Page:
“This webseries aims to explain this remarkable and important phenomenon while retaining the artistic sensibility and inspired creativity from which these festivals have been birthed in the first place. Our goal is to promote coherency and cohesion among those in the culture while building a bridge of understanding with those outside it–to support growth and expansion while preserving the magic and integrity of this potent movement.”
As in previous years, there are number of Pagan musicians involved, including Sharon Knight and SJ Tucker, and this year they are joined by the shamanic sounds of Soriah with Ashkelon Sain, the Persian world-fusion of Niyaz feat. Azam Ali, and, of course, festival headliner Donovan. Those elements, along with the performers, artists, vendors, and costumed participants, create a atmosphere that I feel is unique, one not even duplicated at the many explicitly Pagan events I’ve attended over the years. It’s a focused burst of creative energy that changes you if you’re open to the experience.
This year, I’m not only attending as a journalist, I also work for the producers of Faerieworlds, and I’m hoping to use that access to capture some images, impressions, and interviews that will enlighten and enrich. I would like to give a glimpse of the magic happening in my own backyard, in hopes that perhaps you’ll join me here someday, or even be inspired to create that pluralistic, transformational, fusion in your own backyard. Expect updates throughout this weekend!
“Why Donovan?” is a question we have been asked since we announced his landmark appearance at our event in Eugene, OR on July 29th, several months ago.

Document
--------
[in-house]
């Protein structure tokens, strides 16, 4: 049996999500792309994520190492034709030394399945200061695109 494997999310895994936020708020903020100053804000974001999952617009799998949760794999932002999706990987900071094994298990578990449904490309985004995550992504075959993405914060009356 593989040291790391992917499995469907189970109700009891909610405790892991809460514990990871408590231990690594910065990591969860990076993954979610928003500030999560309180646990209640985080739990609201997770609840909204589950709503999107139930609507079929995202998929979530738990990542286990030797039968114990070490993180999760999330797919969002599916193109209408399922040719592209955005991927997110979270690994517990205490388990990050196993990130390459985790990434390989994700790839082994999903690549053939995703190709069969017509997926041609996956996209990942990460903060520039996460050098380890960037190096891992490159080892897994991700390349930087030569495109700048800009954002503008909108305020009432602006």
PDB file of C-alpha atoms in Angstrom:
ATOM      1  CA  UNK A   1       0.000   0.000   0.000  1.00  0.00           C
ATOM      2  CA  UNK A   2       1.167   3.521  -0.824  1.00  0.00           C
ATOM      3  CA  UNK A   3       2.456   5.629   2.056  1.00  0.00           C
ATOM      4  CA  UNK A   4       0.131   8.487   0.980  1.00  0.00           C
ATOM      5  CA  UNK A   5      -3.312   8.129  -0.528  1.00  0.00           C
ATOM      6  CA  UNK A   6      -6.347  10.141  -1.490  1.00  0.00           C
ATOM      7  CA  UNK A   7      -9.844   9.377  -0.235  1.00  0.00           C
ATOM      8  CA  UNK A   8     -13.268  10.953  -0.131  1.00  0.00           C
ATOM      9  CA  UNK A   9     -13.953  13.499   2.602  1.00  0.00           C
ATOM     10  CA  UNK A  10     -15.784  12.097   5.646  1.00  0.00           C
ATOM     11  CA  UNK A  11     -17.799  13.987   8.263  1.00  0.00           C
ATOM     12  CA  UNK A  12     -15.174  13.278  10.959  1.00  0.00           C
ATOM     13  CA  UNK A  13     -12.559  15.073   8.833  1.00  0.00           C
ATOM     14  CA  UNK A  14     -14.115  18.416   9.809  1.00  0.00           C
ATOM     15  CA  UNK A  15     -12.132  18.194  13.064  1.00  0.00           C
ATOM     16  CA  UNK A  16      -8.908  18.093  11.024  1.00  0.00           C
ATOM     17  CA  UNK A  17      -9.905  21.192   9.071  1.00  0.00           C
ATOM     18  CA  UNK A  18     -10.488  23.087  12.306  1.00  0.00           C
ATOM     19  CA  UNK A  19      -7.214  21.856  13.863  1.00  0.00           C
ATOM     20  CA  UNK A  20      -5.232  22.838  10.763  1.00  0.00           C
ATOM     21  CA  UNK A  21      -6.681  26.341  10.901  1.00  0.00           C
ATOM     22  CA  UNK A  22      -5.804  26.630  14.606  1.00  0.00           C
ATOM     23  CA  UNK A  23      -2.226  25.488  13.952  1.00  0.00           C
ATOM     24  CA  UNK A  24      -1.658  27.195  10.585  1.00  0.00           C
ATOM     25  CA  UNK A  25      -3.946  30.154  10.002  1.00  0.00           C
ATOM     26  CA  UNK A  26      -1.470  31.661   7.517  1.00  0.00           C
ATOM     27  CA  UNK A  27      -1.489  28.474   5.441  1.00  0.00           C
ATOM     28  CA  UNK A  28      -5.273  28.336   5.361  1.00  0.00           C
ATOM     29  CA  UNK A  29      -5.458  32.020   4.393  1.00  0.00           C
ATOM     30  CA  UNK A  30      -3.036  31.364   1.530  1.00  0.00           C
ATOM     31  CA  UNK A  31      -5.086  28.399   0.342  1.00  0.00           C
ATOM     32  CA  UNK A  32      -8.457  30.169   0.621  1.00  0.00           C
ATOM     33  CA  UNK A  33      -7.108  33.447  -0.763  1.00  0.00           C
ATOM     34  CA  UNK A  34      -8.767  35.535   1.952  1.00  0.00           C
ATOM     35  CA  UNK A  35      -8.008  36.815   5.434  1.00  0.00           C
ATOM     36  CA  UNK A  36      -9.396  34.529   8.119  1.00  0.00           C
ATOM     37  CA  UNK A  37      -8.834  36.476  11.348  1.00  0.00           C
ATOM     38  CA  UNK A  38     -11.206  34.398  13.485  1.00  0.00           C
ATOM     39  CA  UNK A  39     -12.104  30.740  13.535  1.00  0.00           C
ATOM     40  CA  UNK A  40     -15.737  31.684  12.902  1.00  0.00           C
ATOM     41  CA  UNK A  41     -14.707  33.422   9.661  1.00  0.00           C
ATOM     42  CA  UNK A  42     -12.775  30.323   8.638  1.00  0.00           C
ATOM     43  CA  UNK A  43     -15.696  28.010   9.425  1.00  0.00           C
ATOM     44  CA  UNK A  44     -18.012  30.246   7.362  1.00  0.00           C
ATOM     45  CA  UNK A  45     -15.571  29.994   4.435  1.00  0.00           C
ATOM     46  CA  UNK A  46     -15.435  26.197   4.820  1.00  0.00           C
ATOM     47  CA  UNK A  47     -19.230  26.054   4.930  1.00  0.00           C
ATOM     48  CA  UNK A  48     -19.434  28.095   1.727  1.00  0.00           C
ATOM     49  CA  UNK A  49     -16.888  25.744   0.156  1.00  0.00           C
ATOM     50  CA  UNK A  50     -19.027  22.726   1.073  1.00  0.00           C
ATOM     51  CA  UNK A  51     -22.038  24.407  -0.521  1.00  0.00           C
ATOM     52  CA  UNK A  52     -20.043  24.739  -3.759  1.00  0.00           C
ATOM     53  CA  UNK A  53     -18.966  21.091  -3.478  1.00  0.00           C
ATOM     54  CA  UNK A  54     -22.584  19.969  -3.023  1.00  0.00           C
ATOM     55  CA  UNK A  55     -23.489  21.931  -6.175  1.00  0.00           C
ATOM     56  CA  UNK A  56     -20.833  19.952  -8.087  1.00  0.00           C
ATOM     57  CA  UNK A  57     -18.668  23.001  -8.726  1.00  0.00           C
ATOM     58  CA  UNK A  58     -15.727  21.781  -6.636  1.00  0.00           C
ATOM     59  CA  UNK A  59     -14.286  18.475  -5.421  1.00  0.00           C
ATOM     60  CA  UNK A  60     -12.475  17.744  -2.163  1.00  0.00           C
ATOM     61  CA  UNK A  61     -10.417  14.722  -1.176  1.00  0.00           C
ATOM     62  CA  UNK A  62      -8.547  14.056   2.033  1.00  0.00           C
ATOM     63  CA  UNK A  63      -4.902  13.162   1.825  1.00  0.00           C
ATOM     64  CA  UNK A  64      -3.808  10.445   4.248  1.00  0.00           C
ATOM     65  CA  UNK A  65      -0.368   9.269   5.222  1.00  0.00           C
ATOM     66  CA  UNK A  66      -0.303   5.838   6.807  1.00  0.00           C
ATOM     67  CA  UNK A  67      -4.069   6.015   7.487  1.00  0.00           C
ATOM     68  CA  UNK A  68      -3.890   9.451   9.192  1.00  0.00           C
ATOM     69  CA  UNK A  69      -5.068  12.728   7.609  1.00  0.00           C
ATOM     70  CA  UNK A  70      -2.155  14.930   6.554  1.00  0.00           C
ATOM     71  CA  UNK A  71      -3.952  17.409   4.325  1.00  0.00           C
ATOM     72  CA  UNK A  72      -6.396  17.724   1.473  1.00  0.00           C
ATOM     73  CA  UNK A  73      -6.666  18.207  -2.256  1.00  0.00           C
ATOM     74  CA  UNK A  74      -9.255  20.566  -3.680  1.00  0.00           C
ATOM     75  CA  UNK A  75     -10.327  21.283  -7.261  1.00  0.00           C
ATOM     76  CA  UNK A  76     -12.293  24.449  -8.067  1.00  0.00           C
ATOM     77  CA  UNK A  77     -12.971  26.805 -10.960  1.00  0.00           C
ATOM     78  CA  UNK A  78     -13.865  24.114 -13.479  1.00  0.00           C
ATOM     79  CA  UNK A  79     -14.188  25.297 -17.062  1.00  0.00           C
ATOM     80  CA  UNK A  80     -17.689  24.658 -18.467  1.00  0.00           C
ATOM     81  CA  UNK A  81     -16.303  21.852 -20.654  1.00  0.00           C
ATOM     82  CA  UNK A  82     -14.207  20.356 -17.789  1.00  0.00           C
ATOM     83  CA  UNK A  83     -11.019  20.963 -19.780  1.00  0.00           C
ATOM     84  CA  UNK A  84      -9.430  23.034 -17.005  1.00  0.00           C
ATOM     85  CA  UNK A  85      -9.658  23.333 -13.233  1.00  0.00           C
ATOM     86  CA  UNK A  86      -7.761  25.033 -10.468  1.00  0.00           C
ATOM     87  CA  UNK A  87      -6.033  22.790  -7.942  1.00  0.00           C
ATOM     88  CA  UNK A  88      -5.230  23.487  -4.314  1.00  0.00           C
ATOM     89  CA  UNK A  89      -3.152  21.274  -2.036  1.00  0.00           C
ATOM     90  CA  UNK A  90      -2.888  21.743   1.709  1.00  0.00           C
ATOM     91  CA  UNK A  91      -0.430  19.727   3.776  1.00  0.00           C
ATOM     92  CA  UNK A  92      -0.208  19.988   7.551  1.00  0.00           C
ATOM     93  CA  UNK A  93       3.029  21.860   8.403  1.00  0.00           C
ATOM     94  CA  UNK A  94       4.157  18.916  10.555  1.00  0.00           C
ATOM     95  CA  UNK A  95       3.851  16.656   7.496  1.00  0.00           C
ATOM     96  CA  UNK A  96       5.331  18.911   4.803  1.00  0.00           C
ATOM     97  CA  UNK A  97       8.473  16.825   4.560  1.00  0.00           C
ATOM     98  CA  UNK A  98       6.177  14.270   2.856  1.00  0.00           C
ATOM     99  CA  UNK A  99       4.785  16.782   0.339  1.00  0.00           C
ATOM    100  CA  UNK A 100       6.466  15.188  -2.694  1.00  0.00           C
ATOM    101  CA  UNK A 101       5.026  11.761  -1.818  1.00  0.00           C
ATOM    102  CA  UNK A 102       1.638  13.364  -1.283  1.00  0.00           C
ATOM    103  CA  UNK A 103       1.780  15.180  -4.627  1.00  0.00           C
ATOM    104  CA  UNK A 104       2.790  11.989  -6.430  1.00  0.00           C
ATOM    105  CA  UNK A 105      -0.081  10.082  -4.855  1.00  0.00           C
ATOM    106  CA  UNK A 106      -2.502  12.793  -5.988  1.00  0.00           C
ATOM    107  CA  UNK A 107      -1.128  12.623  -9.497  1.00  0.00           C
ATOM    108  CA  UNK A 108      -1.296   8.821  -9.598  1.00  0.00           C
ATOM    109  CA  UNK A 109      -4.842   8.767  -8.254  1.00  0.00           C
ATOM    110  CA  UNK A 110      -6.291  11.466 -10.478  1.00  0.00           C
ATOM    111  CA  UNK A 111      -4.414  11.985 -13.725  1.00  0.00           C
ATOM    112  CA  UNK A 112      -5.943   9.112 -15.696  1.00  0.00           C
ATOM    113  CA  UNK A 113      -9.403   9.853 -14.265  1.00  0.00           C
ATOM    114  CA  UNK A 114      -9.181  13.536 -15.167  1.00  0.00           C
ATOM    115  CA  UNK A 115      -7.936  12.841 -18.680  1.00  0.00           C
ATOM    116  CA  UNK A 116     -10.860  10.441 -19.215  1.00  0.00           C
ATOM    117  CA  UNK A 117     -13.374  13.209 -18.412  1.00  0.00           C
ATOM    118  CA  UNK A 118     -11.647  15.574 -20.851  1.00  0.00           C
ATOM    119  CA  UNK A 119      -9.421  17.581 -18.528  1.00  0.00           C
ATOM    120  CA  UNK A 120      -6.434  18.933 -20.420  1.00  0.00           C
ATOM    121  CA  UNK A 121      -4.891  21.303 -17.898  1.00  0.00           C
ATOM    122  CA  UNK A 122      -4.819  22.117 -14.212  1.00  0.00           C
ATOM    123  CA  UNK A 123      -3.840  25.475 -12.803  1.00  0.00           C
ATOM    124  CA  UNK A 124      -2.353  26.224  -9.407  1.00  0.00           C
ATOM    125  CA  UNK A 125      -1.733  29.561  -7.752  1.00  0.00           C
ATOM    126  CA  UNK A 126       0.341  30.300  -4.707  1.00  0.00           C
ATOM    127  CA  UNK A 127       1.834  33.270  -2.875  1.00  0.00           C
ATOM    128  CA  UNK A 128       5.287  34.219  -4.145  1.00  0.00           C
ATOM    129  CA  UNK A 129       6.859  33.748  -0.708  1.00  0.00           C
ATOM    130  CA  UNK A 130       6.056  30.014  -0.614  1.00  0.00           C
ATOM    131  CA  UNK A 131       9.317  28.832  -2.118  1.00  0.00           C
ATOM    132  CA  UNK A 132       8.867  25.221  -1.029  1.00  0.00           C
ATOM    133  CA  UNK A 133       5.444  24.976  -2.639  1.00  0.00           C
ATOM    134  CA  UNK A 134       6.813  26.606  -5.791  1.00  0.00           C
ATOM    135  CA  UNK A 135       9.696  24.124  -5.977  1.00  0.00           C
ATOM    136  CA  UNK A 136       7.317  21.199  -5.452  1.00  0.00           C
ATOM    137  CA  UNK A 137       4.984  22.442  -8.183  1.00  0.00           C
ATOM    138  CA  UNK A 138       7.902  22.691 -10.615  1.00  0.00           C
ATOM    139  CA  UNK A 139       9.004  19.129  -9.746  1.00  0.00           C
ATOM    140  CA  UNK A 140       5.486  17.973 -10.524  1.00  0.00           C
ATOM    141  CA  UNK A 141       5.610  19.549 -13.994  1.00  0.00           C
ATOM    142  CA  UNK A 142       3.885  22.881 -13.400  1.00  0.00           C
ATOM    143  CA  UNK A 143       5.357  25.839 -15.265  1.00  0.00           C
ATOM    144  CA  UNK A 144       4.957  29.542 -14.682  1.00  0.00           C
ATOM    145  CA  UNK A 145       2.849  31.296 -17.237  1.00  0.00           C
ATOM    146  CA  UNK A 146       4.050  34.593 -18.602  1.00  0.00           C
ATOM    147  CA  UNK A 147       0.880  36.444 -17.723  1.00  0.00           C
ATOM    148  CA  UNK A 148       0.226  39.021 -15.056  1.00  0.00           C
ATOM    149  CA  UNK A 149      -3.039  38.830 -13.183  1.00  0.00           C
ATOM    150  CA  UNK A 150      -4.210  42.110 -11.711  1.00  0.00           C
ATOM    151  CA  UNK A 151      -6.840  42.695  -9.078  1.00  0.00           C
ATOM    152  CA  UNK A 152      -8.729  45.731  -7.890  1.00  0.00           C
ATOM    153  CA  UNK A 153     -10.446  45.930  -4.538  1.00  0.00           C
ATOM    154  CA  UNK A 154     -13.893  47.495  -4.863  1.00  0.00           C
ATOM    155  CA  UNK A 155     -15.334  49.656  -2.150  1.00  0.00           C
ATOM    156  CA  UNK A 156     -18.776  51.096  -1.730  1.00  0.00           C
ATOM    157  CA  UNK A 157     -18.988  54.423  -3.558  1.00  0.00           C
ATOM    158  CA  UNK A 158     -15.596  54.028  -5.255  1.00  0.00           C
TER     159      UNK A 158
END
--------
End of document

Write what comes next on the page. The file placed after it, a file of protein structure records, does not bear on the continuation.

A master of the poetic evocation of place, character and emotion, Donovan is, first and foremost a storyteller in the bardic tradition. Tales of love, longing loss, rapture, adventure, crisis, mystics, heroes, heroines and above all, devotion fill his songbook. Tactile and sensual, these stories have deep roots in mythic and folkloric tales of the Land and the cultural, often timeless challenges faced by humanity within our global community.
Like any great artist, Donovan sees and uses words and music as symbols for ideas and emotions; rarely are his expressions fixed or overtly literal. He seeks and showcases the inherent poetry within words and the syllabic rhythms they contain as best evidenced in “Wear You Love Like Heaven.” Melodies often flow over a drone of instrument or voice, serving as an inner mantra for the expression of the lyric. He has a respect for and appreciation of the importance of poignant, delicate and fragile musical moments that produce enormous emotional impact: within even in his most dramatic songs there is a heart of suspended stillness. Such moments become fixed in time and memory and produce instantaneous, visceral recall when heard even decades later.